Photo from harrington.uri.edu.
John King ‘85, CNN’s chief political reporter, was featured in the inaugural live stream of the spring Taricani Lecture Series this Wednesday.
The lecture, titled “From Taricani to Trump: Lessons Learned on a Journey from Rhode Island to Washington and Beyond,” was part of the latest installment of the lecture. The series was created as a tribute to Jim Taricani, a well-known journalist who worked for WJAR-TV and NBC 10 for four decades.
Taricani was famously put under house arrest for six months in 2004 after refusing to reveal the names of anonymous sources in a story that uncovered corruption in Providence City Hall. He also covered the New England mafia for more than 25 years before passing away in 2019.
In 1984, Taricani was working for the Providence Associated Press, where King was working as an intern. King spoke about Taricani being a positive influence on him while Taricani was reporting on former Mayor Buddy Cianci’s forced resignation.
“Jim was proof that you could be fiercely competitive and still be kind to your competition,” said King. “Jim loved his craft and it showed. His sources knew his word was his bond and I remember him by his kindness.”
King said that when he first began his journey living on Knowlesway in Narragansett, just like many students do, and writing for the Good Five Cent Cigar.
“When I started out, Ronald Reagan was president, the internet did not exist, Tom Brady was 8 years old and Donald Trump was a Democrat,” King said. “That John King who started out 37 years ago had no idea where he would be [when] he grew up. I didn’t realize how important my [URI] days were to me until I got older. In that time, it’s hard to realize it because you’re young and overworked.”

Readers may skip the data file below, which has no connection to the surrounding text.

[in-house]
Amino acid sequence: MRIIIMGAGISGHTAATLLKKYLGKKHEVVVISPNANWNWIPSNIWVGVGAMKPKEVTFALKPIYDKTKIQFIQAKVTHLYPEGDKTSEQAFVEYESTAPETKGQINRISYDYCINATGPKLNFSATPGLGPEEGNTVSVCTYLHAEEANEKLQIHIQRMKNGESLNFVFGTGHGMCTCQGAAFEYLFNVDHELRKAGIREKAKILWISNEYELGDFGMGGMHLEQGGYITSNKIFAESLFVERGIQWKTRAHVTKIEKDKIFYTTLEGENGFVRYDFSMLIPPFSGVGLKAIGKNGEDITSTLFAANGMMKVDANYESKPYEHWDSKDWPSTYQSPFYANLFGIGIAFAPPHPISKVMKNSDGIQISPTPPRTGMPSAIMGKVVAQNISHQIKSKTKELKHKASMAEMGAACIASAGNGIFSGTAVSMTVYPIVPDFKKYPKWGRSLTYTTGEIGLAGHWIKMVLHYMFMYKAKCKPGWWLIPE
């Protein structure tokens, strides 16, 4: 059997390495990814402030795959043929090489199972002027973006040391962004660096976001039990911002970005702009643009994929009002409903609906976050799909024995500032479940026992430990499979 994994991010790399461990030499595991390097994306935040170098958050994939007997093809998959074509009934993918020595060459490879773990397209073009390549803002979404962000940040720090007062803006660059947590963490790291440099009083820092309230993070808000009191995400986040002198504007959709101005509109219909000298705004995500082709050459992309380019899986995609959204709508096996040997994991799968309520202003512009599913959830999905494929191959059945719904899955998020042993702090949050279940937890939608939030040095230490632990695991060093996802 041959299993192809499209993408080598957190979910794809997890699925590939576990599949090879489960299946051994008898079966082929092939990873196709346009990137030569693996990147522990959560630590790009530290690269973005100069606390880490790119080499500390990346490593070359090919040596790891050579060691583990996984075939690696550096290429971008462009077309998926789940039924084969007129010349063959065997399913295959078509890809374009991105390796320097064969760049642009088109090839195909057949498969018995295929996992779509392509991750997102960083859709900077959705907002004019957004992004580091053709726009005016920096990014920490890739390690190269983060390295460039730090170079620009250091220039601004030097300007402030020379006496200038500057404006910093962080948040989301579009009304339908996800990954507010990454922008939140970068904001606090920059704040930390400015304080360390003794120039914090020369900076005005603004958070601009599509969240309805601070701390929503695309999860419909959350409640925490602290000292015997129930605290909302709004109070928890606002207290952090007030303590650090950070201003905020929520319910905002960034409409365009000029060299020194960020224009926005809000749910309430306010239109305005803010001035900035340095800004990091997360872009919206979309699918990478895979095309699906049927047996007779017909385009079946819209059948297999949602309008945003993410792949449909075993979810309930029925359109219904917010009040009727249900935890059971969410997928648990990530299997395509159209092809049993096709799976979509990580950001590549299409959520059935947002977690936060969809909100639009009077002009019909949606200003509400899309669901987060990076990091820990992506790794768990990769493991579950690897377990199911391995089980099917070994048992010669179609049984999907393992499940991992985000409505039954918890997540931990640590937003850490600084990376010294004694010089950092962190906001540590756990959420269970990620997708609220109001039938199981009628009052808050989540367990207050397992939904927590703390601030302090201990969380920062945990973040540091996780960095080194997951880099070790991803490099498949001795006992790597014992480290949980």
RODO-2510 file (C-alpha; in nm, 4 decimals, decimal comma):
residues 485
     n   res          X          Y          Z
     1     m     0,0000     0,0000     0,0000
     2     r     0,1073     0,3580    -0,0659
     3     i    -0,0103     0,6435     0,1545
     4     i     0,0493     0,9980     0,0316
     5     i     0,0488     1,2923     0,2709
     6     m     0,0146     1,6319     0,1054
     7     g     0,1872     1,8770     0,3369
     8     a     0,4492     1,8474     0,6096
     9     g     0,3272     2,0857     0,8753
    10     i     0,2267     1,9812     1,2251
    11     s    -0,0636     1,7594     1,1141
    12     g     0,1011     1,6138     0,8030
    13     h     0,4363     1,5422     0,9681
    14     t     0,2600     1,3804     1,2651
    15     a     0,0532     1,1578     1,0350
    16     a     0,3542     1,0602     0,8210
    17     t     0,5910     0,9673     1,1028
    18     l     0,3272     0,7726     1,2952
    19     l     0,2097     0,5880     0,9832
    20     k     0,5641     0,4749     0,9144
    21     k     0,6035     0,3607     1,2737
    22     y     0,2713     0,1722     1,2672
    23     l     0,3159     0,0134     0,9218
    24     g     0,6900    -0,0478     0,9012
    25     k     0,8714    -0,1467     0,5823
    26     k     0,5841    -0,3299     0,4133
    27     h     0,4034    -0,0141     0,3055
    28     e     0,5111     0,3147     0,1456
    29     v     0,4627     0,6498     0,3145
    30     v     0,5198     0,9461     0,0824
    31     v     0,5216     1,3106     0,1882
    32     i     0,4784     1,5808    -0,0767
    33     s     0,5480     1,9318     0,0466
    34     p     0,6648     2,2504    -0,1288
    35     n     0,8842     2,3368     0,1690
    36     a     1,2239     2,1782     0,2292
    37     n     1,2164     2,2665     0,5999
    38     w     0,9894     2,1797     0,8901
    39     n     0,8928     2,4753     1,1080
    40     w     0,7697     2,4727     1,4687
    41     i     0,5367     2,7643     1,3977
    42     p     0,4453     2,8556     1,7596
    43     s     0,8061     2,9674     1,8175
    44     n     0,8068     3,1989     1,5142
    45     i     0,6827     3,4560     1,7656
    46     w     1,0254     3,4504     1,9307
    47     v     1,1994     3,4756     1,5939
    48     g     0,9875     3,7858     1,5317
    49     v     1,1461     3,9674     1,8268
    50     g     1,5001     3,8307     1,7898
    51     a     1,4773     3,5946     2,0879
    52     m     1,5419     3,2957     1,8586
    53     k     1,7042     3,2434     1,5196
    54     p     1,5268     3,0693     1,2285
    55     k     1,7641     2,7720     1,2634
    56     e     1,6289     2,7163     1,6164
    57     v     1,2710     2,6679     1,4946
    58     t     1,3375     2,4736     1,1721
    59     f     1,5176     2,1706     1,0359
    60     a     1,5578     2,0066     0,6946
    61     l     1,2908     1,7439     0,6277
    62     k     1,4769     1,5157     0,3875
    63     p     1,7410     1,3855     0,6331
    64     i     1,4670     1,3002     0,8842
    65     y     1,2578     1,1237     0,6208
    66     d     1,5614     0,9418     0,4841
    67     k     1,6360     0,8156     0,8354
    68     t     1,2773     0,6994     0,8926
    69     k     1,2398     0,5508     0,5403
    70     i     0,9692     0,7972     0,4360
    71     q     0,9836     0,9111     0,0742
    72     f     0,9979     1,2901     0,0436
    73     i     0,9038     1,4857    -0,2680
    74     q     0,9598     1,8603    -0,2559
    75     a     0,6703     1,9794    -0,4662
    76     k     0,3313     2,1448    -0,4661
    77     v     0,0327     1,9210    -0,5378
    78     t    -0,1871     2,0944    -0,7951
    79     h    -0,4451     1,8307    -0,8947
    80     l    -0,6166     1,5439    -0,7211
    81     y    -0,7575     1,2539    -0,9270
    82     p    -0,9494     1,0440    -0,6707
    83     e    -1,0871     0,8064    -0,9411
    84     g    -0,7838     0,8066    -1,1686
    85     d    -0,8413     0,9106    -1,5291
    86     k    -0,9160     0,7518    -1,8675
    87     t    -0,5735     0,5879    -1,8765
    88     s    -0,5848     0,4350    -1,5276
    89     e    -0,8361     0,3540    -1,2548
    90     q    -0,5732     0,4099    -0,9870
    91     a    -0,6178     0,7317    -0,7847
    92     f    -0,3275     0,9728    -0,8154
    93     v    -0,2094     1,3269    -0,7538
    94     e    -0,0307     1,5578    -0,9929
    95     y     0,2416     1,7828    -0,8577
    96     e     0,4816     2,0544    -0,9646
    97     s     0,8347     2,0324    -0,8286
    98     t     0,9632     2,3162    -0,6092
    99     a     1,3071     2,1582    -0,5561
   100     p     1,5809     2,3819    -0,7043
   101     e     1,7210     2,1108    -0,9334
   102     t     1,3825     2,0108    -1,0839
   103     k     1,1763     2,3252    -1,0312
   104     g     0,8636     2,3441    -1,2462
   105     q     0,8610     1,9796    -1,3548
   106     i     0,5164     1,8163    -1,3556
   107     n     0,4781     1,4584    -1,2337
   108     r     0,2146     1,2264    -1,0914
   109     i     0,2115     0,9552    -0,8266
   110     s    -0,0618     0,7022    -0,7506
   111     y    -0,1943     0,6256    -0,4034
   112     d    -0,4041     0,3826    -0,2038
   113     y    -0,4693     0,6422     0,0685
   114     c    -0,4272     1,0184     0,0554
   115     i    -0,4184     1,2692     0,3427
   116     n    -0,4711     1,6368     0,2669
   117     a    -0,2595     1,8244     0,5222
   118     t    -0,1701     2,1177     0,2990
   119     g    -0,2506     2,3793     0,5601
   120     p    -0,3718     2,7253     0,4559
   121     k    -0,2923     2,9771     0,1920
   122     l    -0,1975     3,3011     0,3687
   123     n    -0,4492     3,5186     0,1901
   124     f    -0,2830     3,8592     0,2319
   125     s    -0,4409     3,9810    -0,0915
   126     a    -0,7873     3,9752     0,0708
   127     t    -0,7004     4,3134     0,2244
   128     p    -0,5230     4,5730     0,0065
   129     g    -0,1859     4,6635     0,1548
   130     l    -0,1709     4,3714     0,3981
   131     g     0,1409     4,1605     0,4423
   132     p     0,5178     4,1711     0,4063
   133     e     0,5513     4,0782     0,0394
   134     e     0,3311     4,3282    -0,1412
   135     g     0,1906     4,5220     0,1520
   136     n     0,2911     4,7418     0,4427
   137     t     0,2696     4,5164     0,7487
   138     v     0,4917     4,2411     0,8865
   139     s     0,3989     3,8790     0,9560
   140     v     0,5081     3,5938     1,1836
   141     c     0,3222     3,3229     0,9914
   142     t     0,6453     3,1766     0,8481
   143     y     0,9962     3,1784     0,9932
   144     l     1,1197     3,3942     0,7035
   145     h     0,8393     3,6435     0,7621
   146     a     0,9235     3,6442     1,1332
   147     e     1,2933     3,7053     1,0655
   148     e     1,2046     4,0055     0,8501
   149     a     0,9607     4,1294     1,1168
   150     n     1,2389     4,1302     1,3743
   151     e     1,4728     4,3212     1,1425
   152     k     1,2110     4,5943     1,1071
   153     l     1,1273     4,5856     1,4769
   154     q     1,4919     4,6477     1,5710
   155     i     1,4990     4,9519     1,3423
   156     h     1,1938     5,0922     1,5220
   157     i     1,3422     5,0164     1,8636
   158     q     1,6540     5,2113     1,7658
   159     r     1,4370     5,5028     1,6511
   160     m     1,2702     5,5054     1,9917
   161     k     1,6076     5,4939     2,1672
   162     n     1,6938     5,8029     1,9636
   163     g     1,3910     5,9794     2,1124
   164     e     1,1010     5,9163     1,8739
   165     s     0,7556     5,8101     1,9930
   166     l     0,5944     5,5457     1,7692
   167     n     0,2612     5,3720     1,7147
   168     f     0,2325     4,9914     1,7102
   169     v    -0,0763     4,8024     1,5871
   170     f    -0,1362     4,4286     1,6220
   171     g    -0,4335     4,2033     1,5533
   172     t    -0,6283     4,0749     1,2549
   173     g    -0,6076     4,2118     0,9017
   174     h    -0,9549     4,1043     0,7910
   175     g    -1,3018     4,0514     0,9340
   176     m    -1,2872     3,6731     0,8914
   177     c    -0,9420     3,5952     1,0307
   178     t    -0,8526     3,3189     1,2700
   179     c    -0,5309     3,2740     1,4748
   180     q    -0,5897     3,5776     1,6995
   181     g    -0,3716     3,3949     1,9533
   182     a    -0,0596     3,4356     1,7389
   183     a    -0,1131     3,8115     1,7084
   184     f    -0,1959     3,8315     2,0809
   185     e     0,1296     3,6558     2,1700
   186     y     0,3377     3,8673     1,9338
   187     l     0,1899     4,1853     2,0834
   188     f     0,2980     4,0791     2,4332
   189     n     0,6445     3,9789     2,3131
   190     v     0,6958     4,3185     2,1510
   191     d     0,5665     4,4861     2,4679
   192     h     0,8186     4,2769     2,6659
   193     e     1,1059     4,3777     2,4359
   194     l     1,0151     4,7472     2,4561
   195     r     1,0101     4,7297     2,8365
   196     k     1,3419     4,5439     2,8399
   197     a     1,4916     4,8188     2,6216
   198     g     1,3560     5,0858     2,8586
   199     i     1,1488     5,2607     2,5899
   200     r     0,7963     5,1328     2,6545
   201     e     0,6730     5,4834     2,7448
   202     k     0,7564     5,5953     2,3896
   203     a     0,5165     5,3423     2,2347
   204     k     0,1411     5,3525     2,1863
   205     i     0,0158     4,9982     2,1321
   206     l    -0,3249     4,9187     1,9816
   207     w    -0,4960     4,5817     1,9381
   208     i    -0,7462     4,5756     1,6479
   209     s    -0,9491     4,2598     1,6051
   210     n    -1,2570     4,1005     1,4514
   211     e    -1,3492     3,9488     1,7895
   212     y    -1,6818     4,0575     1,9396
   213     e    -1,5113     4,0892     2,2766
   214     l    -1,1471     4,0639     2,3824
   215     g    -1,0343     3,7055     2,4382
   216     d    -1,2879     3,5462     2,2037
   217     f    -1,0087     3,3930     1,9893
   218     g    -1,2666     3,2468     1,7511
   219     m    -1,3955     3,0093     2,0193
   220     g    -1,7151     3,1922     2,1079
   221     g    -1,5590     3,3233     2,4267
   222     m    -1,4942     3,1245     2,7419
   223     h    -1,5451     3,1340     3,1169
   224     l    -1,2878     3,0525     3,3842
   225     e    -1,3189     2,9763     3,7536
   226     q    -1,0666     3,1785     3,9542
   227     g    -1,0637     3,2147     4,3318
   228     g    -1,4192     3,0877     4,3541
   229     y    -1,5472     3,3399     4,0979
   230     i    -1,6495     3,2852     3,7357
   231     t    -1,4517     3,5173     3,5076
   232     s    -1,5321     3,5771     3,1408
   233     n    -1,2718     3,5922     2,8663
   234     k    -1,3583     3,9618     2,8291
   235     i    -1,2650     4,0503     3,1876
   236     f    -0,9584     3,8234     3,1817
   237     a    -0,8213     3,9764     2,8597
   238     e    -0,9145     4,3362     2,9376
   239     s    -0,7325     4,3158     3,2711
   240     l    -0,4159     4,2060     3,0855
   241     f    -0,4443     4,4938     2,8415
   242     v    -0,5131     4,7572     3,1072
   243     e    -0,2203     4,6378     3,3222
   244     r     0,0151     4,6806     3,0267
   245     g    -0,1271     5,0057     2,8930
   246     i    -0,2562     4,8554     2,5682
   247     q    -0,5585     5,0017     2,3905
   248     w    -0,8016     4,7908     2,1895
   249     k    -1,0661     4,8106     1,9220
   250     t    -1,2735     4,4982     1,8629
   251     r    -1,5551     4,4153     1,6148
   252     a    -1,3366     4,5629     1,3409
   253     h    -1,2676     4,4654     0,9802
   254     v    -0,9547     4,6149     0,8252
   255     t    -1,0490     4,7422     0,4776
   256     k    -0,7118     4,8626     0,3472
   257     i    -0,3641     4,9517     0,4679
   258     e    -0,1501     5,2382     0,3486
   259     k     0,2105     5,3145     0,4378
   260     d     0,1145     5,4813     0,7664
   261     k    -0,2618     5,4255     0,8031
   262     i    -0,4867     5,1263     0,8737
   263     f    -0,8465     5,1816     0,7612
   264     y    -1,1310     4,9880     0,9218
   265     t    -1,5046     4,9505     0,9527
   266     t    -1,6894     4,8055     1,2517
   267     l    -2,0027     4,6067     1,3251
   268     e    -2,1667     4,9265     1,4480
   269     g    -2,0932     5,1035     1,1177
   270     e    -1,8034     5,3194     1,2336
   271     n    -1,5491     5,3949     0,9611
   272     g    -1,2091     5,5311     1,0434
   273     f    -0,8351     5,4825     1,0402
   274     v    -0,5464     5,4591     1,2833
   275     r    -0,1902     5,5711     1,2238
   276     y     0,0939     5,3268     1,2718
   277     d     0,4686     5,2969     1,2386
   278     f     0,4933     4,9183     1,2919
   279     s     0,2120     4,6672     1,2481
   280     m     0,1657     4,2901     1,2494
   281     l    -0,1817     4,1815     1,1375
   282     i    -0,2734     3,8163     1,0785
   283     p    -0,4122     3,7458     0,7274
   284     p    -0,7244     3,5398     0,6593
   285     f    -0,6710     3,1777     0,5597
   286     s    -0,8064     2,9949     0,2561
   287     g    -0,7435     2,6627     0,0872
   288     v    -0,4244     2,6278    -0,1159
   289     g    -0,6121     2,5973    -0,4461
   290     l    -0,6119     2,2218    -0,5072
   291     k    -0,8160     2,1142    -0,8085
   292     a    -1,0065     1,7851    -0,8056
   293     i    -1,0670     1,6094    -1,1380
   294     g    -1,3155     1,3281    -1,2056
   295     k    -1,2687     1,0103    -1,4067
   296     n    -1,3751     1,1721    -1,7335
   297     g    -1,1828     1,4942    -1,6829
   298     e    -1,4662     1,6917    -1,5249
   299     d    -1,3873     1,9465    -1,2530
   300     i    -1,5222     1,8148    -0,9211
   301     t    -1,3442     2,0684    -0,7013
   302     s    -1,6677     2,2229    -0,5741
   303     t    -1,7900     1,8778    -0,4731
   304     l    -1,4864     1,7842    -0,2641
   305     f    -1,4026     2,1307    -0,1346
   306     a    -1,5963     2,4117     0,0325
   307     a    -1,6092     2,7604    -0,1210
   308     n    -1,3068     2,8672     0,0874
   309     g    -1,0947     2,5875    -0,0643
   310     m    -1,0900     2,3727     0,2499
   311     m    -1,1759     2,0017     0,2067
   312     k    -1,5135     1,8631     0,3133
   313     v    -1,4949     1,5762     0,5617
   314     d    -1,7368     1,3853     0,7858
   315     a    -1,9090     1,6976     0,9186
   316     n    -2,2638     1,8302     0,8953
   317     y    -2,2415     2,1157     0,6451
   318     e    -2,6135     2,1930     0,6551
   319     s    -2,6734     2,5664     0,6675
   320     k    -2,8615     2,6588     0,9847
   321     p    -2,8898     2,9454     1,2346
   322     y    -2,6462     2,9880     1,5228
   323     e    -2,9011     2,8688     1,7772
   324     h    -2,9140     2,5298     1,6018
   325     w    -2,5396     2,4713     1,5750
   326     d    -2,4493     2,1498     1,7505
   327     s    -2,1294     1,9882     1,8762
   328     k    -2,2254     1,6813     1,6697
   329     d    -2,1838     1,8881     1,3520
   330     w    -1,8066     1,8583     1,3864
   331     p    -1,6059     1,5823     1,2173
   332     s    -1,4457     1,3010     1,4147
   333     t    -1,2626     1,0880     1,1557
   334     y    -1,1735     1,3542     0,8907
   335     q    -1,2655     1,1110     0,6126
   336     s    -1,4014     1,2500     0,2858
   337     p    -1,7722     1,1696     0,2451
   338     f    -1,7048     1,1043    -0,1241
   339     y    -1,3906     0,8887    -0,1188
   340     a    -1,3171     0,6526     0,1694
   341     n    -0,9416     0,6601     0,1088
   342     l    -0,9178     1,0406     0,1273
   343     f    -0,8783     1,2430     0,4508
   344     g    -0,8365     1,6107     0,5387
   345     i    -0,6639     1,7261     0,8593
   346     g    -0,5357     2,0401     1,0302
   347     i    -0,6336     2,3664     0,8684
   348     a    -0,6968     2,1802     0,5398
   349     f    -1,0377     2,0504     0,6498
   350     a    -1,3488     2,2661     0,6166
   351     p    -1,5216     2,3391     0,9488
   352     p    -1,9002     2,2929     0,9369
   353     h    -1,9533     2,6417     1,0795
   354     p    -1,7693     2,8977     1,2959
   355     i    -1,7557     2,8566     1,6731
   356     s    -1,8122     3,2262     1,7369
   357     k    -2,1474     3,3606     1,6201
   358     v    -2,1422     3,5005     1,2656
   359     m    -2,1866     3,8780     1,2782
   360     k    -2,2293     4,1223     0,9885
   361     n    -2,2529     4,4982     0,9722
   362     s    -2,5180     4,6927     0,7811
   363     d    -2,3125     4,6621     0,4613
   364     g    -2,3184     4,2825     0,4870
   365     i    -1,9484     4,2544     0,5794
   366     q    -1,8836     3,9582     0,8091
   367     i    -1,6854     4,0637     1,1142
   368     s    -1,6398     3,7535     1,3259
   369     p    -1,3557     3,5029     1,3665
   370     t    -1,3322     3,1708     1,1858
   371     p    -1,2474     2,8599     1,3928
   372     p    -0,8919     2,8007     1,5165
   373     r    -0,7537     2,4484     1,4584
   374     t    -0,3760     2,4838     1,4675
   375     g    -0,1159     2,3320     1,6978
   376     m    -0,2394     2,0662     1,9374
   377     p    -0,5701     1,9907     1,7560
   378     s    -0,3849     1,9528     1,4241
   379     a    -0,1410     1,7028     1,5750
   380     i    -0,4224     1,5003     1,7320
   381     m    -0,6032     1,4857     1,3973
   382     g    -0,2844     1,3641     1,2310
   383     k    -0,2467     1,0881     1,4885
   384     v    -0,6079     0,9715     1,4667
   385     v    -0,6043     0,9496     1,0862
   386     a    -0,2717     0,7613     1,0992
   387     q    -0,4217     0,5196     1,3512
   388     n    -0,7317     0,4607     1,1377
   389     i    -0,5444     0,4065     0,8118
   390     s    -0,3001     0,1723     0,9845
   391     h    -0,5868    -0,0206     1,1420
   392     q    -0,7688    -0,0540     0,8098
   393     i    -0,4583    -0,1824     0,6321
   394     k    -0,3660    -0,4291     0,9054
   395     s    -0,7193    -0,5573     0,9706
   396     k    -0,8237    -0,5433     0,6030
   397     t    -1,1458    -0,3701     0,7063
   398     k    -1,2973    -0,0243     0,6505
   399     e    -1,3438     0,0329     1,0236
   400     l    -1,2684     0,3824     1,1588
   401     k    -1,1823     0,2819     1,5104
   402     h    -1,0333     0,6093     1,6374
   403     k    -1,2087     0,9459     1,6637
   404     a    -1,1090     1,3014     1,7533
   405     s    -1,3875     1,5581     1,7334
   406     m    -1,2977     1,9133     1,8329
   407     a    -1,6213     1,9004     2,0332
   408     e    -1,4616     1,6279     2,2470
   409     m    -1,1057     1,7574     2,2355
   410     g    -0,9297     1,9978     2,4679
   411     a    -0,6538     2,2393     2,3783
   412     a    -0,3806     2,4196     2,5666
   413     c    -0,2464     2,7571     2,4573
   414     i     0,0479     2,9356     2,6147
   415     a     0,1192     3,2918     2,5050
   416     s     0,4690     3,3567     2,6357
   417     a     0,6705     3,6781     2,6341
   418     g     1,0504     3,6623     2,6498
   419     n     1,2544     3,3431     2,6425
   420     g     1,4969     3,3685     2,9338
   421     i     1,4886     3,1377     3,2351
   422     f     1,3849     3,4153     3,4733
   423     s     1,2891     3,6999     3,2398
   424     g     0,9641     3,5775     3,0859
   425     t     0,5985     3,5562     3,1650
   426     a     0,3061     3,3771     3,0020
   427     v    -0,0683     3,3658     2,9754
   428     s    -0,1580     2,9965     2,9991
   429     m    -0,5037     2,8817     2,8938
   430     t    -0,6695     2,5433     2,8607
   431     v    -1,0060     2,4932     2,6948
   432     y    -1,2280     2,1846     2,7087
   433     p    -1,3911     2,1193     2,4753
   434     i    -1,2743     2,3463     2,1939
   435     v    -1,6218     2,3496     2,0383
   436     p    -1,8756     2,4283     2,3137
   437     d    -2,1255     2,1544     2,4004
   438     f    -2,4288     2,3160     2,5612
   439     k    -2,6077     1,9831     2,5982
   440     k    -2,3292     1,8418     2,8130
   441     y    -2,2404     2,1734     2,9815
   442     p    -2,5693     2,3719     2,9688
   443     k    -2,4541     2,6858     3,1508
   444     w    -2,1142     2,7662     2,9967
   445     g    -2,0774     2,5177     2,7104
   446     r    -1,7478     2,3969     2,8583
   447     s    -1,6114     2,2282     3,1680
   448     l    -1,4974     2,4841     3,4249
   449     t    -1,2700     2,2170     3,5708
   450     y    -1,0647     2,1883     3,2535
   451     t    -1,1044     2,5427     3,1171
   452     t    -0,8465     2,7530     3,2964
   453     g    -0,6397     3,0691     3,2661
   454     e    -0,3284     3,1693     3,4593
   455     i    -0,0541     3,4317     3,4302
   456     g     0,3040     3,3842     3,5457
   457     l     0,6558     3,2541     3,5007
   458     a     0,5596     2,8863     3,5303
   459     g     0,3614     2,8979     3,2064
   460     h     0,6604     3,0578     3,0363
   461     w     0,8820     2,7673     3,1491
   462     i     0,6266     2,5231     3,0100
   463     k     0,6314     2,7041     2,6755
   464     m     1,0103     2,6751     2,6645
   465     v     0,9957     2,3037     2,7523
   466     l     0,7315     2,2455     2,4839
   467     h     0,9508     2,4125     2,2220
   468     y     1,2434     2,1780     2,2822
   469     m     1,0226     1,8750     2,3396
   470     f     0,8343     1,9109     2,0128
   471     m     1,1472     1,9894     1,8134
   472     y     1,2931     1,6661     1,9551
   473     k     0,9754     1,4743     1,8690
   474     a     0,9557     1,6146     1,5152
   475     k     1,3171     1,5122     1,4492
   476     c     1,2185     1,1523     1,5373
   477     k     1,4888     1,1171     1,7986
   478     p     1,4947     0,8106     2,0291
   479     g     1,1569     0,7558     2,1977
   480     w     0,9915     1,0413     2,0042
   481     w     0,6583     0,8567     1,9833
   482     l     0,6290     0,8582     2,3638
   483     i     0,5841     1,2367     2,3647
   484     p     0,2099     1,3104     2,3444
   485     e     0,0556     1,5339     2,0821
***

Since he began, he has covered nine presidential elections and has reported from all 50 states and in over 80 countries. During his time as a reporter covering the Persian Gulf War, King befriended Christiane Amanpour, a fellow URI alumna.
But even with all of this experience, he said that covering the 2020 presidential election was unlike anything he had ever covered before.
“I never thought the day would come when I would stand up on live television and have to say, ‘the President just lied,’” said King. “I never thought I would say that, but when the President says he won an election he didn’t, you’ve got to show the map. You’ve got to show the numbers.”
King said that the era of “fake news” has reminded journalists of the importance of the rules of journalism that are protected by the First Amendment. He talked about how the Derek Chauvin trial tied into fake news.
“The First Amendment is the foundation of journalism,” King said. “But I’ve learned we often take it for granted. These days, it is important to believe your eyes, and that’s what we saw: a girl in Minneapolis knew to hold her cell phone still, and so a jury believed their eyes.”
Some of the stories that King said shaped him the most were often tragic, including his coverage of 9/11 and multiple mass shootings.
He also discussed the importance of the First Amendment, not only for journalists but for all citizens. Dean of the College of Arts and Sciences Jen Riley, who hosted the event along with Laurie White-Taricani, spoke to the importance of the discussion on the First Amendment, not only nationally, but in the URI community.
“Politics are important because they play such a role in how our community and institution run and they tell us our rights,” Riley said. “We’re trying to let people know the importance of the First Amendment, especially through journalism inspired by Jim Taricani.”
King said his advice for journalism students and every other student is simple.
“Don’t stop,” King said. “Find a mentor. Study and be careful. Protect the facts, and remember the people who stick their neck out for you as Jim did for me.”